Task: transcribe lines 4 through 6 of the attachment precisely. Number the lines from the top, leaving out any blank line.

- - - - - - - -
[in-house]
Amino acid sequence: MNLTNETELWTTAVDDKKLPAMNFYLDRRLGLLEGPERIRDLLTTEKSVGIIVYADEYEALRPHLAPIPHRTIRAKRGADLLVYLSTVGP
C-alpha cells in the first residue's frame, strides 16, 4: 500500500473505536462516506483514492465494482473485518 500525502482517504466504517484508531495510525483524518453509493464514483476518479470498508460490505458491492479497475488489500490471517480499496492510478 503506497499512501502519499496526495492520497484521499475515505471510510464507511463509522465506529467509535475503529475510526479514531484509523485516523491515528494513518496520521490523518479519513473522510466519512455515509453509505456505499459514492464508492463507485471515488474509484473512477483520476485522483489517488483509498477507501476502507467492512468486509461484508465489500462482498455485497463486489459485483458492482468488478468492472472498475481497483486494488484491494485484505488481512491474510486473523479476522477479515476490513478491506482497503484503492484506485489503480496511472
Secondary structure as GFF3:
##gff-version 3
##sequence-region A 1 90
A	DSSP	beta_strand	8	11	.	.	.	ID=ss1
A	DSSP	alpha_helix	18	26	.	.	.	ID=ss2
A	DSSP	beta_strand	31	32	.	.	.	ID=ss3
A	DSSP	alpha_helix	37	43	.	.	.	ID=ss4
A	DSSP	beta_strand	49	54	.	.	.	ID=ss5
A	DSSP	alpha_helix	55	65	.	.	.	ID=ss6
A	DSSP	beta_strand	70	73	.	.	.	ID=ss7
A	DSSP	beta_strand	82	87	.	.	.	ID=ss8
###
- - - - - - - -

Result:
Secondary structure as GFF3:
##gff-version 3
##sequence-region A 1 90